7 reasons everyone at work is hanging out without you

Were you invited to the cook out this July 4th?

By Aine Cain

No one likes feeling left out.

Unfortunately, when every happy hour and lunch outing shows up in your Facebook, Twitter, and Instagram feeds, it’s never been easier to feel excluded.

If the fact that everyone at work seems to be having fun without you is getting you down, it may be time to assess the cause.

Below are 7 possible reasons your coworkers are hanging out without you — and when that should worry you:

It’s simple oversight

Jason Hanold, the founder of executive and board search firm Hanold Associates, tells Business Insider that there’s rarely ever any serious cause for concern when you don’t get invited to hang out.

“Sometimes it’s a simple oversight; a couple people started hanging out, and then individuals joined in without a broad invitation,” he says.

“In this scenario, extend yourself, be willing to be vulnerable, and express an interest in joining in next time,” he suggests. “Usually this is all it takes for inclusion.”

There are social boundaries at play

Most of the time, Hanold says you’ve just got to take the time to get to know people. In other cases, obvious dynamics might be at play.

“Are they all single and you are married with five kids? They may not even think about asking you out but still think highly of you,” Hanold says. “If you are the boss or team leader, respect that social boundary.”

Your coworkers don’t like you

Of course, there are other reasons you’re not getting invited that should worry you.

The worst case scenario is that your coworkers don’t want to hang out with you because they don’t like you. 

If you feel like you’re being ostracized and avoided rather than simply forgotten, it’s probably time to reflect on your own behavior in the office.

Have you done anything to alienate people? If the answer’s yes, it’s probably more important to work on yourself a bit before attempting to branch out to others.

You’re coming across as desperate

Befriending people can be complicated: You don’t want to come off as too uninterested. But at the same time, you don’t want to appear too desperate.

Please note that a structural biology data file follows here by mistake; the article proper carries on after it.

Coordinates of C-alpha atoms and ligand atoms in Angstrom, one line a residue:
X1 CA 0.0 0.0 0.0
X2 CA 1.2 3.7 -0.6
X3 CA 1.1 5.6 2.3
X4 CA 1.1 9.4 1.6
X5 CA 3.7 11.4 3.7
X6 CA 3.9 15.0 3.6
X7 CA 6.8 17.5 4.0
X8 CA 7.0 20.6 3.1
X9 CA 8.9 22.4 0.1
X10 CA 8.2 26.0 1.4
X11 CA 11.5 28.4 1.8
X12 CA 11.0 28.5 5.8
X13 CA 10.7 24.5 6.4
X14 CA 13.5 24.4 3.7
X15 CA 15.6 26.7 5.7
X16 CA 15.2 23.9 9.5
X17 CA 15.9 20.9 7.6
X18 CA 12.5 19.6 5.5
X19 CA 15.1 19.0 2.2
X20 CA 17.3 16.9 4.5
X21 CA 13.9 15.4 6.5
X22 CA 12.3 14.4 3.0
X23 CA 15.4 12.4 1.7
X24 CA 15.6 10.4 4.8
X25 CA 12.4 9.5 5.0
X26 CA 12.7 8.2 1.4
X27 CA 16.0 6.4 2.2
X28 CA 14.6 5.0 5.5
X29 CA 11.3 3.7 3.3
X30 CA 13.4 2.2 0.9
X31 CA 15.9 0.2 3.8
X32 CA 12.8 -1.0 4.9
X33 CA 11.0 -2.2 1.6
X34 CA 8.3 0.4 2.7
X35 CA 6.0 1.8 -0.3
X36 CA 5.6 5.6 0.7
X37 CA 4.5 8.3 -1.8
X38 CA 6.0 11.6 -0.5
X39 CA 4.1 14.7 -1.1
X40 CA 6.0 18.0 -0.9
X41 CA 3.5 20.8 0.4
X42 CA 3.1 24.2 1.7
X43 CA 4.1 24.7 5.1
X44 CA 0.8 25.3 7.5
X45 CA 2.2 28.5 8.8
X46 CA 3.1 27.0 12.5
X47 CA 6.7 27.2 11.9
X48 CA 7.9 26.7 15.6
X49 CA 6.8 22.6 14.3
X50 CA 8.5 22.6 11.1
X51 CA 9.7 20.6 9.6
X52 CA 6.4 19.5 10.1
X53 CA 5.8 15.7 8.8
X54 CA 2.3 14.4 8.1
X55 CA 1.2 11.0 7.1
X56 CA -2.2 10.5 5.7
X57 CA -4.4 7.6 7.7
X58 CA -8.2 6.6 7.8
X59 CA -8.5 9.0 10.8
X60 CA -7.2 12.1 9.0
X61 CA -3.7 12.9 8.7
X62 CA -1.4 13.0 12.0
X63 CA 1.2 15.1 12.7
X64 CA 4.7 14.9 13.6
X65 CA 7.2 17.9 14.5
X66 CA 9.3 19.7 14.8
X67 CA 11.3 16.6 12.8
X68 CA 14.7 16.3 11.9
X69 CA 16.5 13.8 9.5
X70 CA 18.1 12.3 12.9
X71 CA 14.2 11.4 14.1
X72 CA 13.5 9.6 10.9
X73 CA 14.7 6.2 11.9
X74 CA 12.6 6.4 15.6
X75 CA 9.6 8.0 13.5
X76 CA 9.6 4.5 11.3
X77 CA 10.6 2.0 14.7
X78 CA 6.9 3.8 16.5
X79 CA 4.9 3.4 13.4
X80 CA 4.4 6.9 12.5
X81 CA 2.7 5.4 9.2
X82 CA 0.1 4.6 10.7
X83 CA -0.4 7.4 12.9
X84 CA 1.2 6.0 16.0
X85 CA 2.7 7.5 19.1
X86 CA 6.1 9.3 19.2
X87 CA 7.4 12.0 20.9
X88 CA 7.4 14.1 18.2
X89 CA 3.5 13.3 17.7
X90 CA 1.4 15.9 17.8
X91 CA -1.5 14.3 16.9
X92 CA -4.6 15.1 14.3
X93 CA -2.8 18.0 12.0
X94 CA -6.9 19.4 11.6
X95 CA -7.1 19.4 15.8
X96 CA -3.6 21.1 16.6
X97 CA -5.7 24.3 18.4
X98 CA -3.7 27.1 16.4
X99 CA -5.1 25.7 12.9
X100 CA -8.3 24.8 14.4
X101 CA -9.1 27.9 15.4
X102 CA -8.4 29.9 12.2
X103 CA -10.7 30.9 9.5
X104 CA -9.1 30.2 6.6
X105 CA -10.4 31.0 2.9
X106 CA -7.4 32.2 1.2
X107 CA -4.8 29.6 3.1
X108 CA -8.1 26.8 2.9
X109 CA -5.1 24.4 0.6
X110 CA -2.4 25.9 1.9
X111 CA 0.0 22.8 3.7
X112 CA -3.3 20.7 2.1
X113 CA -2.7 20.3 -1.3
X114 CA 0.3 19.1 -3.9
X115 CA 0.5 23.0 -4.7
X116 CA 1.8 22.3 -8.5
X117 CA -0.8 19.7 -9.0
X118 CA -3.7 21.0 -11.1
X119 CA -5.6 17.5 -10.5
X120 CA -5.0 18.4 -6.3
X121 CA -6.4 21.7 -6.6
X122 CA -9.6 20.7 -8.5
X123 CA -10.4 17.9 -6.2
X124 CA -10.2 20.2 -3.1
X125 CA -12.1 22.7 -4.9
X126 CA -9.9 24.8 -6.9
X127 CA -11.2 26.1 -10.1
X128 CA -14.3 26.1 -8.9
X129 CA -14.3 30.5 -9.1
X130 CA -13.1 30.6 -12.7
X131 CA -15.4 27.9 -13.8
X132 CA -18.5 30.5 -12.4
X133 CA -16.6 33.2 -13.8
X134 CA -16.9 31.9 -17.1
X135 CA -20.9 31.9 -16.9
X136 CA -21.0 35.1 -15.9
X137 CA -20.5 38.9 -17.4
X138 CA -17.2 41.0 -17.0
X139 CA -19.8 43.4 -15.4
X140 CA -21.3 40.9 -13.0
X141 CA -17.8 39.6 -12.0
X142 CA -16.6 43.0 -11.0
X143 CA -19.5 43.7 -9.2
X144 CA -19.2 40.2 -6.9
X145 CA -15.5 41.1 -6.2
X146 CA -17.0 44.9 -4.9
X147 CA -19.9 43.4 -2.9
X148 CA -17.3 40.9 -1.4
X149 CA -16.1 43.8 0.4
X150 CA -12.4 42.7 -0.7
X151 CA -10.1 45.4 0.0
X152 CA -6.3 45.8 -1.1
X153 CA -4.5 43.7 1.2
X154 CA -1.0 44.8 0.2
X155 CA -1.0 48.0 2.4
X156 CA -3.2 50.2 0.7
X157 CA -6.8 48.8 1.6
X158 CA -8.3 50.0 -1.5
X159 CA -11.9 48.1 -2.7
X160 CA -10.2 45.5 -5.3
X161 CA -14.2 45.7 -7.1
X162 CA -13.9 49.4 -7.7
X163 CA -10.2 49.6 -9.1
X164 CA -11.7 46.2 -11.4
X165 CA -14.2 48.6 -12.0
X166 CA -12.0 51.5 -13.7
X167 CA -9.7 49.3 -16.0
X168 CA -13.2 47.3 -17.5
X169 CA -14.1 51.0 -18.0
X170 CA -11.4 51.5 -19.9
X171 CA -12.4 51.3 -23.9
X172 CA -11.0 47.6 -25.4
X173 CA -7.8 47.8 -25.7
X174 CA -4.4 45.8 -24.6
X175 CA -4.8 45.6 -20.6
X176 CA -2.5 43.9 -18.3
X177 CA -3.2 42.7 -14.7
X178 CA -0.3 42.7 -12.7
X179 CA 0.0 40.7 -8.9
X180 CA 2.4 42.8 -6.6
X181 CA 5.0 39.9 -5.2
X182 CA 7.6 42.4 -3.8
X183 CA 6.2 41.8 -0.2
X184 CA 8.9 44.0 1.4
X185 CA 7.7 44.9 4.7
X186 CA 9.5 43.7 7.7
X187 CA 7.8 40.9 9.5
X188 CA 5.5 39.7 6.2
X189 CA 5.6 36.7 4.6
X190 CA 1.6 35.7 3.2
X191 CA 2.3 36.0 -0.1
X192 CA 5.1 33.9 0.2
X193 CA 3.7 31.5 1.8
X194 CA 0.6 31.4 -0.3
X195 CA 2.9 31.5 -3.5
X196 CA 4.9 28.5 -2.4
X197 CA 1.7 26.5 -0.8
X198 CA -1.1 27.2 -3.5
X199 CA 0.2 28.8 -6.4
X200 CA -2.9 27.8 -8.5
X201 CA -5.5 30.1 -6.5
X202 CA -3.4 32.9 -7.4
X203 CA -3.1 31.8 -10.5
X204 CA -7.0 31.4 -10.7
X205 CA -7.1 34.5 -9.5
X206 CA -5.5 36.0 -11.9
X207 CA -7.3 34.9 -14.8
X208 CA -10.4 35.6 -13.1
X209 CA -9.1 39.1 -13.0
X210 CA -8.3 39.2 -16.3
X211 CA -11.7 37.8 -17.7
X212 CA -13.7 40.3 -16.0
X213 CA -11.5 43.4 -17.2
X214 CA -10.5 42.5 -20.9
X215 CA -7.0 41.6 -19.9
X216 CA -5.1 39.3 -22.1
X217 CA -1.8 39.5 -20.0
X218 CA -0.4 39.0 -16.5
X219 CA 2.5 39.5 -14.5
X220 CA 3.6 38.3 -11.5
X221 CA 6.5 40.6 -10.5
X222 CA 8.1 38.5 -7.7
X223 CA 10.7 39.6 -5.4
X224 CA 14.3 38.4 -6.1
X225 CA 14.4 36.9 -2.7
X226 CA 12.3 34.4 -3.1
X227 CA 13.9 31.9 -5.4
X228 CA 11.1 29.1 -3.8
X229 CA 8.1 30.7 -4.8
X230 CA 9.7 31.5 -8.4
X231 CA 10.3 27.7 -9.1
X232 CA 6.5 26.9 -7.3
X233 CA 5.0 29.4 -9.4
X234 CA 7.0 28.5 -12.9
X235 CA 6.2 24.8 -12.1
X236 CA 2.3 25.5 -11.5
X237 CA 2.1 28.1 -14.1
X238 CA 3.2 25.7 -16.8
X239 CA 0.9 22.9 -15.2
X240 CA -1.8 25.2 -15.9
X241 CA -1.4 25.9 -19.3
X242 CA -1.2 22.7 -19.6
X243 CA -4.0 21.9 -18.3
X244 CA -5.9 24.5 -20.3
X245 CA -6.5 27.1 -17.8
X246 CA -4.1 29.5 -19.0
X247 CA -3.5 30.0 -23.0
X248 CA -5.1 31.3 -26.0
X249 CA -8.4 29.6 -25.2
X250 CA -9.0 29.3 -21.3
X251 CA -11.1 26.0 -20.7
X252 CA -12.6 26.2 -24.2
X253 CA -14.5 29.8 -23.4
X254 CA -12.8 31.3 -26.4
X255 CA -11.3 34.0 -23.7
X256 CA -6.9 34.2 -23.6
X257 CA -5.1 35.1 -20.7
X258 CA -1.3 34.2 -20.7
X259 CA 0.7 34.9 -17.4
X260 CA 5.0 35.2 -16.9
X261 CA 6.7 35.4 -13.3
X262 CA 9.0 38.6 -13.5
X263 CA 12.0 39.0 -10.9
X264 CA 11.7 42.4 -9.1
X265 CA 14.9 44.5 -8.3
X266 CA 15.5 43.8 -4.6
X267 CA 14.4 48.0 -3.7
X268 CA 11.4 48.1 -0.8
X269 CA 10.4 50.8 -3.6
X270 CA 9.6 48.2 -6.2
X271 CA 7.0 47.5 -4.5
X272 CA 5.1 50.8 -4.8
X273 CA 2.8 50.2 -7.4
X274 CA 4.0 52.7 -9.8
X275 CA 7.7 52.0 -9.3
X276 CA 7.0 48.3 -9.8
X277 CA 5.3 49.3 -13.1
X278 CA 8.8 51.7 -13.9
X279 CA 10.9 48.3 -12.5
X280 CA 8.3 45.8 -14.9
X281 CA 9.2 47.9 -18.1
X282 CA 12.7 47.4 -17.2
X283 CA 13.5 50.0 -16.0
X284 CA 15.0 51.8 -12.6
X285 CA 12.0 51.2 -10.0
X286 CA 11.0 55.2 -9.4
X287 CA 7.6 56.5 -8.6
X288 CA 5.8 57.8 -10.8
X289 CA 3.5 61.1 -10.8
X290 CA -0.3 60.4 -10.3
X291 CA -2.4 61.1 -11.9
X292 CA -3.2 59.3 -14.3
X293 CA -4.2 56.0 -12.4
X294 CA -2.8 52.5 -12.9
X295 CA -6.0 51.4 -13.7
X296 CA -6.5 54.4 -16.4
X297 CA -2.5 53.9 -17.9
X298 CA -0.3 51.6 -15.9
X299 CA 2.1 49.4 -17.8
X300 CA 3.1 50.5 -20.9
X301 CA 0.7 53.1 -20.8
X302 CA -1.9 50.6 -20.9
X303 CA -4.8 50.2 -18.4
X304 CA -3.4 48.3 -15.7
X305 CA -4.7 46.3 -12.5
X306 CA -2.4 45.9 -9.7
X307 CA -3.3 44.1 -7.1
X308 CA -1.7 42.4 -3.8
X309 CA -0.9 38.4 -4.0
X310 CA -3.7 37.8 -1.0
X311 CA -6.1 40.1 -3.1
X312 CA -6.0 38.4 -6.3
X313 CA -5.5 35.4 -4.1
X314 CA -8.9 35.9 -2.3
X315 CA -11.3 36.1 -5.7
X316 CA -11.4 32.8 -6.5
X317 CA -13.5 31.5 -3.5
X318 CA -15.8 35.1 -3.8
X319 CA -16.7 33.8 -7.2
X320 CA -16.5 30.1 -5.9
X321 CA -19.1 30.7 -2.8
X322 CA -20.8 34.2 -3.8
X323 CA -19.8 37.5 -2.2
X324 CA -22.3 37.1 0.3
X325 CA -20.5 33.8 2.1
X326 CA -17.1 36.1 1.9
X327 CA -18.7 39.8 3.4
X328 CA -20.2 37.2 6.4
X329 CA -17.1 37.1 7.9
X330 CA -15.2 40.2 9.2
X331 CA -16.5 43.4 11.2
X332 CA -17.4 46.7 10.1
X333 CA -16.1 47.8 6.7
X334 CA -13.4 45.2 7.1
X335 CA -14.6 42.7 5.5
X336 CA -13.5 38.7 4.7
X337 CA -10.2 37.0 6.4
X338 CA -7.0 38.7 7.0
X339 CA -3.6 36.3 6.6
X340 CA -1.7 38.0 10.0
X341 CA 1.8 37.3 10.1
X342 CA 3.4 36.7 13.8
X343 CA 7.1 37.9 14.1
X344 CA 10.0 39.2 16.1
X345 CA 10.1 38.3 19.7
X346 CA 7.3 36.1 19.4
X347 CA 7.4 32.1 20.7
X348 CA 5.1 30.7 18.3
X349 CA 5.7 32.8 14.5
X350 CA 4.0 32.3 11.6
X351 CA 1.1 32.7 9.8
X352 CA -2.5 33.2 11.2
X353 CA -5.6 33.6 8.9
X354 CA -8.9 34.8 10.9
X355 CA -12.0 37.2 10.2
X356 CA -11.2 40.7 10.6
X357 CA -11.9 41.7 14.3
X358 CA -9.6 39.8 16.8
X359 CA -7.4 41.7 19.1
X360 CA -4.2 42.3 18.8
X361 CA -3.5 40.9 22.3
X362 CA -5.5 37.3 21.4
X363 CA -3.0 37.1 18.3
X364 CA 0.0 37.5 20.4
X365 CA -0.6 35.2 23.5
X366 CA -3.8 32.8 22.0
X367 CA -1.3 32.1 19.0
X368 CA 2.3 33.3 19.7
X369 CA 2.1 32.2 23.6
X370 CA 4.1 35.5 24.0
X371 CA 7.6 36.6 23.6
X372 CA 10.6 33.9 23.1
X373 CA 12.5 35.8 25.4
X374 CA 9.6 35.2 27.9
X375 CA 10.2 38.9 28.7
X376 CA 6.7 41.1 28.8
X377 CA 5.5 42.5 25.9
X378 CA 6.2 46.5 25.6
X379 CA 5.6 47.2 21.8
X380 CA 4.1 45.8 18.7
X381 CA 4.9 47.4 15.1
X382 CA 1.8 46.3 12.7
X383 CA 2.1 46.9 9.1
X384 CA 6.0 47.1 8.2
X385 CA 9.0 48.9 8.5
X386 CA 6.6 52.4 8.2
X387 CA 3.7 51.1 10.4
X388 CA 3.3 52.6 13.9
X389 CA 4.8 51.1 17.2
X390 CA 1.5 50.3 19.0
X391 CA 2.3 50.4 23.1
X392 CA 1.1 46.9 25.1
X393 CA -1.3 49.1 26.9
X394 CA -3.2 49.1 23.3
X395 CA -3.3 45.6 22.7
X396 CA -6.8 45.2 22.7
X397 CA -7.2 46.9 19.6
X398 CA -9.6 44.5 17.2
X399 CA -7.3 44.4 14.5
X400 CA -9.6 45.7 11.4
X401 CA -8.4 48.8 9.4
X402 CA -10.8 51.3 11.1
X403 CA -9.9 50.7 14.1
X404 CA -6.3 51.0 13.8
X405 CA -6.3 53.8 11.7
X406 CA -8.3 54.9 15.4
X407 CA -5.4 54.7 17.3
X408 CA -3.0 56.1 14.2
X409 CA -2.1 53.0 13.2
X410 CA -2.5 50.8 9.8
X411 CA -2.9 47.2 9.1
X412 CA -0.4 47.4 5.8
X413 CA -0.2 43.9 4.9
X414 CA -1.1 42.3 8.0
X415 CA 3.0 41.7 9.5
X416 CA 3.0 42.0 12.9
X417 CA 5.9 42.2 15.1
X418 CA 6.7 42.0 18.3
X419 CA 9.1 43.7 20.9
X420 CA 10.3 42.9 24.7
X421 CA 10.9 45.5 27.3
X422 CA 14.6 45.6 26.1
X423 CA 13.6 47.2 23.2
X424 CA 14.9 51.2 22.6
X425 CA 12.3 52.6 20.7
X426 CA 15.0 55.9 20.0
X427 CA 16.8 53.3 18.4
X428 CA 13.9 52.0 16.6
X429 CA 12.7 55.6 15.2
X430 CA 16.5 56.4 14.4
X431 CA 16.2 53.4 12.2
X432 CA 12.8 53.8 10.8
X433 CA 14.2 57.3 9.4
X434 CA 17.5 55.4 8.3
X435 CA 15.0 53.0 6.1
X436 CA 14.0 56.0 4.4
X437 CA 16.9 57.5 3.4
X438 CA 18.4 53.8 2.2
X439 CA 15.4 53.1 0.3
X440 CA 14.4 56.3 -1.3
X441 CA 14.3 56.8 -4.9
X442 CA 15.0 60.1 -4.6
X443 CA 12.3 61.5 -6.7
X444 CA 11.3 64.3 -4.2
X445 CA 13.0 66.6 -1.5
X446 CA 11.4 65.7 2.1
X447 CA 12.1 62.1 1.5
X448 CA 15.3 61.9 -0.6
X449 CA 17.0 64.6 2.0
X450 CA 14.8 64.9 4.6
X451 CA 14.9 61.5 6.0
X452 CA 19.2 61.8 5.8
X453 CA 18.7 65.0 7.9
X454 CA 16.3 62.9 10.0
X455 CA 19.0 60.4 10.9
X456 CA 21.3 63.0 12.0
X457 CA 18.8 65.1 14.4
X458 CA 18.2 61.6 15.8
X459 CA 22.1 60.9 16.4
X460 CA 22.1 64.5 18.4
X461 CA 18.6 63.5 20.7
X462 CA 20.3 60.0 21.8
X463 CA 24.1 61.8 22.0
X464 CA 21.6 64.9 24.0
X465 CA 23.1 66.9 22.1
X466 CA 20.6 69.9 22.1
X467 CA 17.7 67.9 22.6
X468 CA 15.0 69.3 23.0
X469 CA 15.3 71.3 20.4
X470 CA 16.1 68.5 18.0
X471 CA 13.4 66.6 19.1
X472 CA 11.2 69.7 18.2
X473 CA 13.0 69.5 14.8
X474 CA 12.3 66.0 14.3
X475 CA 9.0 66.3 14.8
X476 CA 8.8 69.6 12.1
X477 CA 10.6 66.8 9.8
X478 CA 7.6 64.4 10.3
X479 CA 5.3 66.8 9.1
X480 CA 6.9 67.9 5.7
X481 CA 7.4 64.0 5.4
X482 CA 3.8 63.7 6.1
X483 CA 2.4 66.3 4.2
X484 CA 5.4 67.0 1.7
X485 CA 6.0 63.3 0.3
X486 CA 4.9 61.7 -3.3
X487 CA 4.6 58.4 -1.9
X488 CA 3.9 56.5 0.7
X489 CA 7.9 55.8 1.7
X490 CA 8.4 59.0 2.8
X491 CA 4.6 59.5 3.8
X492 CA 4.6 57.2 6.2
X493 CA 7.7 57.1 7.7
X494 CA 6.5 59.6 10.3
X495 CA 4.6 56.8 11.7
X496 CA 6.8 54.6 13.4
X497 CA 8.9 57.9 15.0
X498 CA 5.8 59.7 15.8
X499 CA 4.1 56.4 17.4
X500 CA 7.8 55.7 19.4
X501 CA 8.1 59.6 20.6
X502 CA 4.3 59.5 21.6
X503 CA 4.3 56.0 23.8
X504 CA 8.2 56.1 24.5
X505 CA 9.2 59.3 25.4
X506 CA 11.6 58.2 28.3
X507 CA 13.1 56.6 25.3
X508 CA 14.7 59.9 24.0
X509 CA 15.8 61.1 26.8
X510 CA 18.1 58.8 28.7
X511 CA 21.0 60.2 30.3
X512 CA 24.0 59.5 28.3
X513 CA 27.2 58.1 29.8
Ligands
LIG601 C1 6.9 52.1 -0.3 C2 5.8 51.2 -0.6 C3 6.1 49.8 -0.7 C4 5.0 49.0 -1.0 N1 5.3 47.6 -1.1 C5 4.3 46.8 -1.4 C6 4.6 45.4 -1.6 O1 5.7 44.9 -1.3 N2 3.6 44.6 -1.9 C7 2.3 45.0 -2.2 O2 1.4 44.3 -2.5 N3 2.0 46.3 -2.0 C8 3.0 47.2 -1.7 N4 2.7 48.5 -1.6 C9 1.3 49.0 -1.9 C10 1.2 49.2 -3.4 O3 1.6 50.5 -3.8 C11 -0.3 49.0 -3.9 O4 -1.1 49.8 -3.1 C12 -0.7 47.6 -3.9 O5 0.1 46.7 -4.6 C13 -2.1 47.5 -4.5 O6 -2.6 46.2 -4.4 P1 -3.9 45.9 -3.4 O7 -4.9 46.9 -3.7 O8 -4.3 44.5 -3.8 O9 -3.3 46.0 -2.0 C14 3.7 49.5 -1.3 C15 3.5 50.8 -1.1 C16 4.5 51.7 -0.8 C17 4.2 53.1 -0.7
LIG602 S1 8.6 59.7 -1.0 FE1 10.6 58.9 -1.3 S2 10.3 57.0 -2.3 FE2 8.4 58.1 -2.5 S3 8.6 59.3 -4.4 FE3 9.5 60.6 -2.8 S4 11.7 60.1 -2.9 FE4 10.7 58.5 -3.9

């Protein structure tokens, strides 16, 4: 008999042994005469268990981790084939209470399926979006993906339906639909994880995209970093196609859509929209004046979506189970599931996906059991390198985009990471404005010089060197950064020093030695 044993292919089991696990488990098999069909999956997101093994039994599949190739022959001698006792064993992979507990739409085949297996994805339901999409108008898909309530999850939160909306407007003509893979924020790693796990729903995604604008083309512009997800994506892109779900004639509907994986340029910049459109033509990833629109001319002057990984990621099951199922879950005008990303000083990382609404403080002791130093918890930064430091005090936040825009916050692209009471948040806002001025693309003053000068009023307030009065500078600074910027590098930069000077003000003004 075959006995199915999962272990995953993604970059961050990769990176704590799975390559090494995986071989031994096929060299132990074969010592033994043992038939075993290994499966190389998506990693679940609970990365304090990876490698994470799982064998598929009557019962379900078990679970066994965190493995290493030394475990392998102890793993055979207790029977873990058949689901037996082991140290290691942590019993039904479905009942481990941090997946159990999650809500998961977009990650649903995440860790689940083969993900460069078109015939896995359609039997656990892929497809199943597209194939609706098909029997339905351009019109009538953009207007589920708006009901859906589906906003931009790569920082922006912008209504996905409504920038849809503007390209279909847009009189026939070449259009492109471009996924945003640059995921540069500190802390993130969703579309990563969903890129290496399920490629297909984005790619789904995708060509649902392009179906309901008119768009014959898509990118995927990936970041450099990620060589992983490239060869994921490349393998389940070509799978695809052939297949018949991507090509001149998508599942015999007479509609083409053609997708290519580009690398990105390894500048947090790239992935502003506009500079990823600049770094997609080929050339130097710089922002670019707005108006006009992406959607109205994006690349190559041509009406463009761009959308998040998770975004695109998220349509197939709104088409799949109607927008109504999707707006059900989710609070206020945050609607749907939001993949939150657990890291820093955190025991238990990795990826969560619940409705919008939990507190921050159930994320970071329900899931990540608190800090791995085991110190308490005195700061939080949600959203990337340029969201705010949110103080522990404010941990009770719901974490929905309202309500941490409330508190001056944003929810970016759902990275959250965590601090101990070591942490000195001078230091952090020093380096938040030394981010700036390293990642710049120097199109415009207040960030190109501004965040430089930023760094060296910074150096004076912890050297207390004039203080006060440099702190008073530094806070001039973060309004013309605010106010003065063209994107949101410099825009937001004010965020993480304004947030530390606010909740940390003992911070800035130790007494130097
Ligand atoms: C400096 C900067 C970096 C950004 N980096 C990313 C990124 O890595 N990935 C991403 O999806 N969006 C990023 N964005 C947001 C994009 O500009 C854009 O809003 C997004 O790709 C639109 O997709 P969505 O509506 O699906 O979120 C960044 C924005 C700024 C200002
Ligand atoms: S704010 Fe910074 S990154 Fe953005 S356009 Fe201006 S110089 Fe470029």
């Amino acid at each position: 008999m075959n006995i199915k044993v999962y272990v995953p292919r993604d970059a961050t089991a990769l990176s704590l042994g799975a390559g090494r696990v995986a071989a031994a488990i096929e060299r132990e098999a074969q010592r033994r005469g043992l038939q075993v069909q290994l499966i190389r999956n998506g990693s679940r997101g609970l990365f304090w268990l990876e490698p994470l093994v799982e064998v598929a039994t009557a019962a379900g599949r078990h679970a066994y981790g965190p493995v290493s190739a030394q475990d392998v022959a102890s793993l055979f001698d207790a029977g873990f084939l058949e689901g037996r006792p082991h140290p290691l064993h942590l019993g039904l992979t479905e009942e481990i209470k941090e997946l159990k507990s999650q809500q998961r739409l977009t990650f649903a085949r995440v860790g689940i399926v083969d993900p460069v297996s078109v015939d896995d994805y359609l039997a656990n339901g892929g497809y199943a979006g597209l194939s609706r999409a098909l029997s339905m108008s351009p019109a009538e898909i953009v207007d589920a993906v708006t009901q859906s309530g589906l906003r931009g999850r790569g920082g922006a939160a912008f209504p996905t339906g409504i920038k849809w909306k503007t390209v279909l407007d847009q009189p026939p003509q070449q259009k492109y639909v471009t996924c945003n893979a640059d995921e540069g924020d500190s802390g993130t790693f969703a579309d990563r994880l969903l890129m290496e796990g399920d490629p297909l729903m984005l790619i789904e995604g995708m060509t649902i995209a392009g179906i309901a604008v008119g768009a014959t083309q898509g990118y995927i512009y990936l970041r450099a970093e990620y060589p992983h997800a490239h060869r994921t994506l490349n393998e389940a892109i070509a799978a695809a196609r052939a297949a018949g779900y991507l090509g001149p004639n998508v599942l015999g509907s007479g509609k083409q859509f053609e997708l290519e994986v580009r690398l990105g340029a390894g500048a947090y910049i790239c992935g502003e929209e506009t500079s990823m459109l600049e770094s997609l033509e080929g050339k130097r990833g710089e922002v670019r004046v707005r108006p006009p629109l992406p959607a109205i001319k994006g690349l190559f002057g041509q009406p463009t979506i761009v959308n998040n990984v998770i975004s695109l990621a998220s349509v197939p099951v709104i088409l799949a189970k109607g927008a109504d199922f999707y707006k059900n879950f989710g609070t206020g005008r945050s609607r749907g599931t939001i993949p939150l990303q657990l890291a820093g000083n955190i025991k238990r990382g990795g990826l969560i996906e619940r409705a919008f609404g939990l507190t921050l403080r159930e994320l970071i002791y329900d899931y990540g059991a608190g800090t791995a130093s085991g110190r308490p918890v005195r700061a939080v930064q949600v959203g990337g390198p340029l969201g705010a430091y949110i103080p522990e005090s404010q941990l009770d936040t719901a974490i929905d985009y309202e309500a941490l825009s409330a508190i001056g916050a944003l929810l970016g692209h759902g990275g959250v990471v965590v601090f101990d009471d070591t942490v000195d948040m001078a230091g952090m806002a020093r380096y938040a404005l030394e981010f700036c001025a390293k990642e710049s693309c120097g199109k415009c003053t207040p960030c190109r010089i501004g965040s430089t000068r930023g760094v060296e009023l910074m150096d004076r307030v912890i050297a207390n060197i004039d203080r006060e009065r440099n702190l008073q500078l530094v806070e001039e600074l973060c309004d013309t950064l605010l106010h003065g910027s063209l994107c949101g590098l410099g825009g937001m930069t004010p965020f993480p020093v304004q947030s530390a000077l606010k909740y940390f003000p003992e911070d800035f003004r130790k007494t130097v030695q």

It’s important that you don’t come on too strong. Don’t blast people with social media requests; don’t get wild at the office holiday party; and don’t invite yourself to activities without asking, Hanold says.

Basically, be nice, don’t force things, and stay open-minded. Things usually work themselves out.

Your colleagues are cliquey

Office cliques happen, and you shouldn’t spend too much time attempting to insinuate yourself into a group that simply isn’t interested in including you. That’ll just make you look desperate.

“If the group appears to have established walls around their circle, it’s time to look to find another social outlet, create your own relationships, and follow your passion,” Hanold says. “It’s highly unlikely you would find deep enjoyment and an intrinsically rewarding experience from hanging out with a group that did not organically grow without you as a part of it.”

You’re giving off a cold aura

Hanold says that it’s important to consider how you come across in the office. It’s possible that your vibe is a bit intense or intimidating. It’s not that people don’t like you — they just assume you’re not interested in hanging out.

“Are you ‘all business’ at work and share very little of yourself personally? You may be subconsciously closing social doors,” Hanold says. “Remember, the doors to your head and heart open outwards; you have to let others in before they invite you out. People trust who they know, and maybe you haven’t shared much about yourself for others to get to know you.”

Some people prefer to keep things strictly professional in the office, and that’s fine. But if you’re upset about feeling left out, maybe it’s time to tweak your image.

Your isolation is preventing you from becoming a part of the team

Feeling excluded in the office can lead to a vicious cycle. You feel left out and become more reserved and less comfortable. As a result, your colleagues pick up your vibe and become less inclined to include you in future events. This can put a major damper on your morale at work.